What does it mean to be civilized? Are there circumstances in which it is not possible? These are some of the central questions that are implicit in this week’s poem, which is by Lee Sharkey, who lives in Portland. Her most recent book, “Walking Backwards,” was published by Tupelo Press.

The world in this prose poem is “blasted” in every possible way, and yet an odd kind of even perseverance remains. We don’t know exactly who’s speaking, or to whom. But this speaker is convincing. Even in the face of having lost it all, there is still humanity.


By Lee Sharkey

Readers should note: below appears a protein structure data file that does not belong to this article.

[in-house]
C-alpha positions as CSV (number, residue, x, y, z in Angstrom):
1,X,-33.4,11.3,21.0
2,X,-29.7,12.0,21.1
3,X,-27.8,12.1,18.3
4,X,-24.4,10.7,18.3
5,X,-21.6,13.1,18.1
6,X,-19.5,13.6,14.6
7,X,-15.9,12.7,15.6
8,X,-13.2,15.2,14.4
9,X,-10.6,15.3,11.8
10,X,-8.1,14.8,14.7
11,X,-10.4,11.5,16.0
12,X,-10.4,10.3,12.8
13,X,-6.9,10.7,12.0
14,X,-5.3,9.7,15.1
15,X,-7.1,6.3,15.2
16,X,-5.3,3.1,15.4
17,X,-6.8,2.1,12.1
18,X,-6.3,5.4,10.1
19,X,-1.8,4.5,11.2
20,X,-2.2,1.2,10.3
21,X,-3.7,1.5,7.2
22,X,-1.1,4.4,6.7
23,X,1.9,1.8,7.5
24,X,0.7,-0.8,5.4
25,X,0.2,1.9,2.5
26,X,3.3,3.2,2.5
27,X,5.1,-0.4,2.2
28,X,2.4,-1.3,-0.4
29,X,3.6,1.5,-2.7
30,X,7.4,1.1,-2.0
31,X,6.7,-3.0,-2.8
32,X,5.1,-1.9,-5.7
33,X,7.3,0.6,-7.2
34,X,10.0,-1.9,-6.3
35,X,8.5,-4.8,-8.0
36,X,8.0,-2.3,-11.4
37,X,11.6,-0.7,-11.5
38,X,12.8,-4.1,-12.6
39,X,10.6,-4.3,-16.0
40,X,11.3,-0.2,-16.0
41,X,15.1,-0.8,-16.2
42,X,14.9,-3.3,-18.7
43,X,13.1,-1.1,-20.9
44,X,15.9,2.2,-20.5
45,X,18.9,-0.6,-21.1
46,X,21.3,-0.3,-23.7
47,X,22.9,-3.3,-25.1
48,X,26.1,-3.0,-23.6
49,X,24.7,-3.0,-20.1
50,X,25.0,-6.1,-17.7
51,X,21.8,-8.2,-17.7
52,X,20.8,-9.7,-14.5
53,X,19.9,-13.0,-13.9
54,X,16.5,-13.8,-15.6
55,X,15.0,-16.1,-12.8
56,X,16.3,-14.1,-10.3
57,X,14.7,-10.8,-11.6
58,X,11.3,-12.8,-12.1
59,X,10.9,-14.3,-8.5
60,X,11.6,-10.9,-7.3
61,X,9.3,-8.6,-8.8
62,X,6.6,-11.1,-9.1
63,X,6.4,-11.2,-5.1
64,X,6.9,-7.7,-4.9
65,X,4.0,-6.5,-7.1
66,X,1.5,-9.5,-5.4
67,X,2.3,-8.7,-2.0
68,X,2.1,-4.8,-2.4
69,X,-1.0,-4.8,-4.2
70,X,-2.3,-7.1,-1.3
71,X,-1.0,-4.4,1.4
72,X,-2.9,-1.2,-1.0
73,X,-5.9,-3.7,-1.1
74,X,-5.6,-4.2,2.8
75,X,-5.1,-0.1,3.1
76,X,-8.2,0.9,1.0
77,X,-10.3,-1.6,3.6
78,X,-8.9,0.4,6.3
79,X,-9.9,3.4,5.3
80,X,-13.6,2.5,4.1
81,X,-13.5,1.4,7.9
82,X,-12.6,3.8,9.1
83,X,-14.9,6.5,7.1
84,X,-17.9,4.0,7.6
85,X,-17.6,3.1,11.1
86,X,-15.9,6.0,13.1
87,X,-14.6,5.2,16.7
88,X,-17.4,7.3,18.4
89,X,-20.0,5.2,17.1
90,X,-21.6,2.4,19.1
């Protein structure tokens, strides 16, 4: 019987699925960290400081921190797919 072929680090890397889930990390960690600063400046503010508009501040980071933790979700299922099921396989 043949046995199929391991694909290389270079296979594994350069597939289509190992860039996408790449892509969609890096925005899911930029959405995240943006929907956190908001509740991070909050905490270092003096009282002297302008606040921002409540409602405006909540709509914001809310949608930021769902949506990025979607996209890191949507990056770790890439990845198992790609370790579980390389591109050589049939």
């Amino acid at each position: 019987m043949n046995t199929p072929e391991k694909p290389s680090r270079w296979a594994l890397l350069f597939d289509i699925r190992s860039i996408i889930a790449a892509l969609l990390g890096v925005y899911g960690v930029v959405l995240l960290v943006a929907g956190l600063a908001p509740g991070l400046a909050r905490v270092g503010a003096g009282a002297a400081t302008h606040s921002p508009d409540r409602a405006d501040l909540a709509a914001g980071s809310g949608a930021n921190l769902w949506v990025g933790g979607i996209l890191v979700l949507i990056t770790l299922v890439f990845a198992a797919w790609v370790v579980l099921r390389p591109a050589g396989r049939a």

Even in the most inhospitable circumstances there is always time for a cup of tea. Say you live in a cup with a hole blasted in its side in a blasted landscape, by a blasted tree and an empty barrel. You can still park your worn down shoes side by side at the door and steep your questions in hot water. Since you are a man of letters I imagine you have many. As steam brushes your cheeks you may read the leaves. Take your time. The wind is aroused and the clouds are either massing or clearing. You have lost everything but not what makes you human. I don’t mean your coat and tie.

Gibson Fay-LeBlanc is Portland’s poet laureate. This column is produced in collaboration with the Maine Writers & Publishers Alliance. Poem copyright © 2014 Lee Sharkey. It appeared originally in the Four Way Review, Fall 2014, and appears here by permission of the author.

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